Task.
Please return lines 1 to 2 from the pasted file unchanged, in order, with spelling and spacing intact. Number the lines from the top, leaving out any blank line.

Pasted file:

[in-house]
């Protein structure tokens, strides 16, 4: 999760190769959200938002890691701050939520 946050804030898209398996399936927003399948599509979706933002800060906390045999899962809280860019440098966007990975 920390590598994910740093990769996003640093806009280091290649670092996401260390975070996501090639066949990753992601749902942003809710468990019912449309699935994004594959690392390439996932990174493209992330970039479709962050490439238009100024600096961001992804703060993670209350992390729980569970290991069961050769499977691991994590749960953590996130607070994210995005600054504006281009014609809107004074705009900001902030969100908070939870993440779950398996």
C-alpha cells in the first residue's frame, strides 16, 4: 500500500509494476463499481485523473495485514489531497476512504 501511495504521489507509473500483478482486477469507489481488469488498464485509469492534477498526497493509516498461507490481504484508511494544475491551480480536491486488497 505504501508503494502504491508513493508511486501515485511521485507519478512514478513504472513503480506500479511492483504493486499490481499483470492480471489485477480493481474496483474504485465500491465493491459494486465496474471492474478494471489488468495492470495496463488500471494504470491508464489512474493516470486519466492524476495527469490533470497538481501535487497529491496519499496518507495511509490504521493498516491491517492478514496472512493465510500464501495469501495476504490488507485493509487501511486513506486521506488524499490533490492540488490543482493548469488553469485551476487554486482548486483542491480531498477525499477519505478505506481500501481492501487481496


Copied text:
[in-house]
């Protein structure tokens, strides 16, 4: 999760190769959200938002890691701050939520 946050804030898209398996399936927003399948599509979706933002800060906390045999899962809280860019440098966007990975 920390590598994910740093990769996003640093806009280091290649670092996401260390975070996501090639066949990753992601749902942003809710468990019912449309699935994004594959690392390439996932990174493209992330970039479709962050490439238009100024600096961001992804703060993670209350992390729980569970290991069961050769499977691991994590749960953590996130607070994210995005600054504006281009014609809107004074705009900001902030969100908070939870993440779950398996």